Ejaculating at least 21 times a month significantly reduces a man’s risk of prostate cancer

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How the study was carried out  

Researchers from Harvard University analyzed 31,925 healthy men who completed a questionnaire about their ejaculation frequency back in 1992.

Monthly ejaculation frequency was assessed in men aged 20-to-29, 40-to-49 and the year before the questionnaire was completed.

Ejaculation was defined broadly and could be as a result of sex or masturbation.

The men were then followed until 2010.

Some 3,839 of the study’s participants were diagnosed with prostate cancer during the investigation.

Key findings

Results revealed that ejaculating at least 21 times a month significantly reduces the risk of prostate cancer in men aged 20-to-29 and 40-to-49.

This is compared to ejaculating just four-to-seven times a month.

The researchers wrote: ‘We found that men reporting higher compared to lower ejaculatory frequency in adulthood were less likely to be subsequently diagnosed with prostate cancer.’

The findings were published in the journal European Urology.

How does ejaculation reduce a man’s cancer risk? 

The researchers did not speculate on why ejaculation helps to ward off prostate cancer.

Yet, past research by the same university suggests that emptying the prostate of cancer-causing substances and infections may have some benefit.

Ejaculation may also help to reduce prostate inflammation, which is a known cause of the cancer

 

BLOOD TESTS THAT COSTS LESS THAN £50 COULD HELP PROSTATE CANCER PATIENTS GET PERSONALISED TREATMENT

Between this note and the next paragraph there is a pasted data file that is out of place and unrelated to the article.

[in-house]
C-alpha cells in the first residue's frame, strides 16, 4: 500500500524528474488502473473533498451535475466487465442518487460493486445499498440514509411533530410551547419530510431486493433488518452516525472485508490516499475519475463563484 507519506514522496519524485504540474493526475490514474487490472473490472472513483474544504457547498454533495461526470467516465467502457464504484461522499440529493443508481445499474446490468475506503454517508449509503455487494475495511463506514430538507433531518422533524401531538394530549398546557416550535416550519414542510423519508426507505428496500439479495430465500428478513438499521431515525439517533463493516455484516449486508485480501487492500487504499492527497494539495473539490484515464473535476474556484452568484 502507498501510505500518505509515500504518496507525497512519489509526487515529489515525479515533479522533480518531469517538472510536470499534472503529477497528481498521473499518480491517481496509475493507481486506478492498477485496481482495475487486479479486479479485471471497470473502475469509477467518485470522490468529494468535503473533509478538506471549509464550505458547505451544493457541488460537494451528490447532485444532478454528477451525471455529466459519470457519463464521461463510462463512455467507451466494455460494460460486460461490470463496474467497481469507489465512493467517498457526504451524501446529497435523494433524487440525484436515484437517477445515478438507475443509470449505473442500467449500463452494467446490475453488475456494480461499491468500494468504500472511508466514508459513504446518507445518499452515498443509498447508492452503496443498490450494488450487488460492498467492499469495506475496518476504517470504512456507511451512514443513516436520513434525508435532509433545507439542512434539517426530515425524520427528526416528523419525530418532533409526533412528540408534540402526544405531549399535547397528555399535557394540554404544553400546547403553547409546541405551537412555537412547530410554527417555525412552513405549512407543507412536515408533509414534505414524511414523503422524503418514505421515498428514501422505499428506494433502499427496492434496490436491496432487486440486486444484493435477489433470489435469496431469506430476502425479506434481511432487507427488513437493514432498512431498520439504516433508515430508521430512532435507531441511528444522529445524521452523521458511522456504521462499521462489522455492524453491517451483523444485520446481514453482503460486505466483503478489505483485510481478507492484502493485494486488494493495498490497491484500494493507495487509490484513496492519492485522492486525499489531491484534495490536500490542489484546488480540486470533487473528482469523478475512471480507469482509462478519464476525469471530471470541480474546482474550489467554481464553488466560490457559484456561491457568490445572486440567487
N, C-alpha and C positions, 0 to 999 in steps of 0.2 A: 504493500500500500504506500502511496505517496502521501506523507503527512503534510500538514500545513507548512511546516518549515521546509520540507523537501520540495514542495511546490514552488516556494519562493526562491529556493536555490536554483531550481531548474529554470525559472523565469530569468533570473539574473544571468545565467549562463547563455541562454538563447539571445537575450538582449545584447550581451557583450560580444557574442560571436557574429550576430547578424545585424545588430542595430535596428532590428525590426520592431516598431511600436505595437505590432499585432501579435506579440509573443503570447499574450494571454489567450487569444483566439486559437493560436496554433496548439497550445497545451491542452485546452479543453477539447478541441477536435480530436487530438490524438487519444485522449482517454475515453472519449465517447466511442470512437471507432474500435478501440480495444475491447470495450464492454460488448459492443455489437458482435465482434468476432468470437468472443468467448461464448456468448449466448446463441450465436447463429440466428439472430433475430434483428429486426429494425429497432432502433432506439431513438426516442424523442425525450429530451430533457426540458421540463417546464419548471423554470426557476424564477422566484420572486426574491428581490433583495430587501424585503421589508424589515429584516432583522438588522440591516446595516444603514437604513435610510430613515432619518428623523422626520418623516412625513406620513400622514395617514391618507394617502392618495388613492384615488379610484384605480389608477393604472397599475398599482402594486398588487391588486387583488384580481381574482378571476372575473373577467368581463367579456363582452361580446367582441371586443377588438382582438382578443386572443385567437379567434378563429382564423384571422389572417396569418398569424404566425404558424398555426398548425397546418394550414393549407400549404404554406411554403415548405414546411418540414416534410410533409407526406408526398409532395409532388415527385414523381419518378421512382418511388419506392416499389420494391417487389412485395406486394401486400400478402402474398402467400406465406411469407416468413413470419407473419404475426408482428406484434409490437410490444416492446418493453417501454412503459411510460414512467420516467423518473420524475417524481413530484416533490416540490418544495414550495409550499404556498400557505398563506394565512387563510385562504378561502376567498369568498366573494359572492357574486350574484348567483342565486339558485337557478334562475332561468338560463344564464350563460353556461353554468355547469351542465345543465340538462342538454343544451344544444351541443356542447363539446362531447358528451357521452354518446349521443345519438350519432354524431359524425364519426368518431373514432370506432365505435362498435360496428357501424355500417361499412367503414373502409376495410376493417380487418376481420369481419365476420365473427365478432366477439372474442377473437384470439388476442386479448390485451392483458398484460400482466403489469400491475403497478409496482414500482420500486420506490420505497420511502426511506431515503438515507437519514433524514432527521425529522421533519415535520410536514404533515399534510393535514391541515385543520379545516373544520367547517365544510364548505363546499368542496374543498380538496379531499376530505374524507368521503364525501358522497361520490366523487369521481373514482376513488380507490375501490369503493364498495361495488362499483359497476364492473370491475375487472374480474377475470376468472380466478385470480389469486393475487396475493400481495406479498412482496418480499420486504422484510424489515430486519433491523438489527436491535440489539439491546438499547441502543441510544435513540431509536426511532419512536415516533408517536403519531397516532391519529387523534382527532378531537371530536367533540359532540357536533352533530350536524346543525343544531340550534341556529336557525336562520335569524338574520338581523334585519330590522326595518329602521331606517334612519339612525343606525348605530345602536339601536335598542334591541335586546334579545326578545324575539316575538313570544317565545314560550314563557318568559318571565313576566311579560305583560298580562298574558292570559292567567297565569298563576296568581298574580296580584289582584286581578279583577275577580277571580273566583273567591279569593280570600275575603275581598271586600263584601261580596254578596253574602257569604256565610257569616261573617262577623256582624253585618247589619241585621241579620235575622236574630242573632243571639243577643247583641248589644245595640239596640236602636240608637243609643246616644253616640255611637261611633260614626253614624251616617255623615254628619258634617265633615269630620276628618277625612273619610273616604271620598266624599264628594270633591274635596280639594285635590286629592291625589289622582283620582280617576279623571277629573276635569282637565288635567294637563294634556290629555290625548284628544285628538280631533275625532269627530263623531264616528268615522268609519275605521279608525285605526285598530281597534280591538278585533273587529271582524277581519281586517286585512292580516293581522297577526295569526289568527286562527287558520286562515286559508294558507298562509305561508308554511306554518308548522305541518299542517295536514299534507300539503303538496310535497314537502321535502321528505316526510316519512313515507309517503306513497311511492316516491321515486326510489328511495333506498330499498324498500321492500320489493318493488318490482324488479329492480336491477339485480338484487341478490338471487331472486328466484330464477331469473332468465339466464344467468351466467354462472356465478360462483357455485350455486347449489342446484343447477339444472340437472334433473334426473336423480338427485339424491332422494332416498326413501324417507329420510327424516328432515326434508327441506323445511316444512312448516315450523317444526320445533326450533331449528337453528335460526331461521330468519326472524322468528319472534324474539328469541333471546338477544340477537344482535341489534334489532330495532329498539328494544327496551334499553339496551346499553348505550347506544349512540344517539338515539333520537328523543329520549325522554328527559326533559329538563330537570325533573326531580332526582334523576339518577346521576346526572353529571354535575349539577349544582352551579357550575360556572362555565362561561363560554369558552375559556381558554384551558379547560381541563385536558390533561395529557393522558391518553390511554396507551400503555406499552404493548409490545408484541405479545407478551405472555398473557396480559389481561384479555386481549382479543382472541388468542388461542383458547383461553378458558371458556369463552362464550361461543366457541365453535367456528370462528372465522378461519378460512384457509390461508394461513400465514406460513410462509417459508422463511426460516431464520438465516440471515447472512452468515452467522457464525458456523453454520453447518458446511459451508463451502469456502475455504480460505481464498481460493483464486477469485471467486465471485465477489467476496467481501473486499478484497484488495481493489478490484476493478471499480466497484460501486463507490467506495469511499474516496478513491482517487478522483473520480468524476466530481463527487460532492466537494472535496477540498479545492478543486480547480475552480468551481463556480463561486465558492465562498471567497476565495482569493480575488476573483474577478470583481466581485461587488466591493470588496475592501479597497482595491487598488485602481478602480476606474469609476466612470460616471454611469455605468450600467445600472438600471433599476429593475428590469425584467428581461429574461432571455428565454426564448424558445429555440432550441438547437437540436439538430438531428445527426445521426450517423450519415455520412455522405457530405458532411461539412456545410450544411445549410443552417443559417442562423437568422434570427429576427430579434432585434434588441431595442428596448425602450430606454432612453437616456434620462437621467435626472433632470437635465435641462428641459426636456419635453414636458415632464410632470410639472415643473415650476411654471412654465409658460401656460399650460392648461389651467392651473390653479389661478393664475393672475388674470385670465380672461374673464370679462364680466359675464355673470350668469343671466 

A simple blood test could help doctors create personalised treatments for men with prostate cancer, it was revealed back in May.

Many men with a slow-growing form of the disease decline treatment if the risk of complications, such as urinary incontinence and erectile dysfunction, outweighs its potential benefits.

The new test, which costs less than £50, predicts patients who are likely to respond to medication and those who may prefer to ‘watchfully wait’ and see if their symptoms worsen, according to scientists from the Centre for Evolution and Cancer at The Institute of Cancer Research in London.

It looks for multiple copies of a gene for a specific molecule that helps many prostate cancers to grow.

Men with multiple copies of the gene respond much worse to the two drugs commonly used to treat prostate cancer.

Prostate cancer is the most common cancer in men in the UK, with more than 40,000 new cases being diagnosed every year.

 

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